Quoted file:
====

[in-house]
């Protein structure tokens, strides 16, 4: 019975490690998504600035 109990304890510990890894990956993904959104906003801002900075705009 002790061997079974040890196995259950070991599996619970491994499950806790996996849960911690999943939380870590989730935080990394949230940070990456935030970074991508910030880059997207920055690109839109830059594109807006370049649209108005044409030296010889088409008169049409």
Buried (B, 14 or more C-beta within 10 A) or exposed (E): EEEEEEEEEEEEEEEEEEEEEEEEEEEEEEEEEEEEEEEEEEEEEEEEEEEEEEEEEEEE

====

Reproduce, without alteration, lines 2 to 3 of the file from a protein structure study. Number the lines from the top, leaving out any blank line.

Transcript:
């Protein structure tokens, strides 16, 4: 019975490690998504600035 109990304890510990890894990956993904959104906003801002900075705009 002790061997079974040890196995259950070991599996619970491994499950806790996996849960911690999943939380870590989730935080990394949230940070990456935030970074991508910030880059997207920055690109839109830059594109807006370049649209108005044409030296010889088409008169049409």
Buried (B, 14 or more C-beta within 10 A) or exposed (E): EEEEEEEEEEEEEEEEEEEEEEEEEEEEEEEEEEEEEEEEEEEEEEEEEEEEEEEEEEEE